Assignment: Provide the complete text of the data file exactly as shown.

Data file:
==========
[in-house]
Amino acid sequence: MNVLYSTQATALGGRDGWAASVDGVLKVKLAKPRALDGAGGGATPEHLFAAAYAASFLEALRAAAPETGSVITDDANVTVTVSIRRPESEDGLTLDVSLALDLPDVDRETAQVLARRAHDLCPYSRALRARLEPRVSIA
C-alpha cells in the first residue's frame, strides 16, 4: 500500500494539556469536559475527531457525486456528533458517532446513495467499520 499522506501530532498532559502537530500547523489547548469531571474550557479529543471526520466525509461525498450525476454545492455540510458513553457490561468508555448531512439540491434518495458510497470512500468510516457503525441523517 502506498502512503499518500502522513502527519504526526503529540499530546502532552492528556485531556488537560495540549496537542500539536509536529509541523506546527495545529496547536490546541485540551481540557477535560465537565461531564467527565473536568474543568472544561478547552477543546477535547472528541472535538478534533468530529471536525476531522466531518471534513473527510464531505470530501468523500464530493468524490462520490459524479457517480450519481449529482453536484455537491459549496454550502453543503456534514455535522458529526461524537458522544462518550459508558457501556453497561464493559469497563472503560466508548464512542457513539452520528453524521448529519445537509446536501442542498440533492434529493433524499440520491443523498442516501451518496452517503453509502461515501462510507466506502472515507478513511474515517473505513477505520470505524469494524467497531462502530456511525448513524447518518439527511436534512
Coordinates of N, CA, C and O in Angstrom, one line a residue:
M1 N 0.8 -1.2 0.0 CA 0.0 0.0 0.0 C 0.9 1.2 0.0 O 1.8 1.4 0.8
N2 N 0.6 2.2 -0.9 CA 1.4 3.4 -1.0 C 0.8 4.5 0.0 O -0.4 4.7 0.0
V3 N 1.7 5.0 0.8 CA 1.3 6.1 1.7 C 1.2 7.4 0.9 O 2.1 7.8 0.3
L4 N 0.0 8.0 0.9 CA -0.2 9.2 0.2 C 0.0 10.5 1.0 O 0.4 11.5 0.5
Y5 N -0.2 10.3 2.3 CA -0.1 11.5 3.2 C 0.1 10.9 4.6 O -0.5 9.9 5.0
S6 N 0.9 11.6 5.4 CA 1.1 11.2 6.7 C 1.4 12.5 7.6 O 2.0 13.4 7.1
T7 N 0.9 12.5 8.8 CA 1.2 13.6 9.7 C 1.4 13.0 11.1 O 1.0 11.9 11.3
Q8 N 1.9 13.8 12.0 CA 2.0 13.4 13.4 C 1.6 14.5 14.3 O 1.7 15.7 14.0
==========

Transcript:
[in-house]
Amino acid sequence: MNVLYSTQATALGGRDGWAASVDGVLKVKLAKPRALDGAGGGATPEHLFAAAYAASFLEALRAAAPETGSVITDDANVTVTVSIRRPESEDGLTLDVSLALDLPDVDRETAQVLARRAHDLCPYSRALRARLEPRVSIA
C-alpha cells in the first residue's frame, strides 16, 4: 500500500494539556469536559475527531457525486456528533458517532446513495467499520 499522506501530532498532559502537530500547523489547548469531571474550557479529543471526520466525509461525498450525476454545492455540510458513553457490561468508555448531512439540491434518495458510497470512500468510516457503525441523517 502506498502512503499518500502522513502527519504526526503529540499530546502532552492528556485531556488537560495540549496537542500539536509536529509541523506546527495545529496547536490546541485540551481540557477535560465537565461531564467527565473536568474543568472544561478547552477543546477535547472528541472535538478534533468530529471536525476531522466531518471534513473527510464531505470530501468523500464530493468524490462520490459524479457517480450519481449529482453536484455537491459549496454550502453543503456534514455535522458529526461524537458522544462518550459508558457501556453497561464493559469497563472503560466508548464512542457513539452520528453524521448529519445537509446536501442542498440533492434529493433524499440520491443523498442516501451518496452517503453509502461515501462510507466506502472515507478513511474515517473505513477505520470505524469494524467497531462502530456511525448513524447518518439527511436534512
Coordinates of N, CA, C and O in Angstrom, one line a residue:
M1 N 0.8 -1.2 0.0 CA 0.0 0.0 0.0 C 0.9 1.2 0.0 O 1.8 1.4 0.8
N2 N 0.6 2.2 -0.9 CA 1.4 3.4 -1.0 C 0.8 4.5 0.0 O -0.4 4.7 0.0
V3 N 1.7 5.0 0.8 CA 1.3 6.1 1.7 C 1.2 7.4 0.9 O 2.1 7.8 0.3
L4 N 0.0 8.0 0.9 CA -0.2 9.2 0.2 C 0.0 10.5 1.0 O 0.4 11.5 0.5
Y5 N -0.2 10.3 2.3 CA -0.1 11.5 3.2 C 0.1 10.9 4.6 O -0.5 9.9 5.0
S6 N 0.9 11.6 5.4 CA 1.1 11.2 6.7 C 1.4 12.5 7.6 O 2.0 13.4 7.1
T7 N 0.9 12.5 8.8 CA 1.2 13.6 9.7 C 1.4 13.0 11.1 O 1.0 11.9 11.3
Q8 N 1.9 13.8 12.0 CA 2.0 13.4 13.4 C 1.6 14.5 14.3 O 1.7 15.7 14.0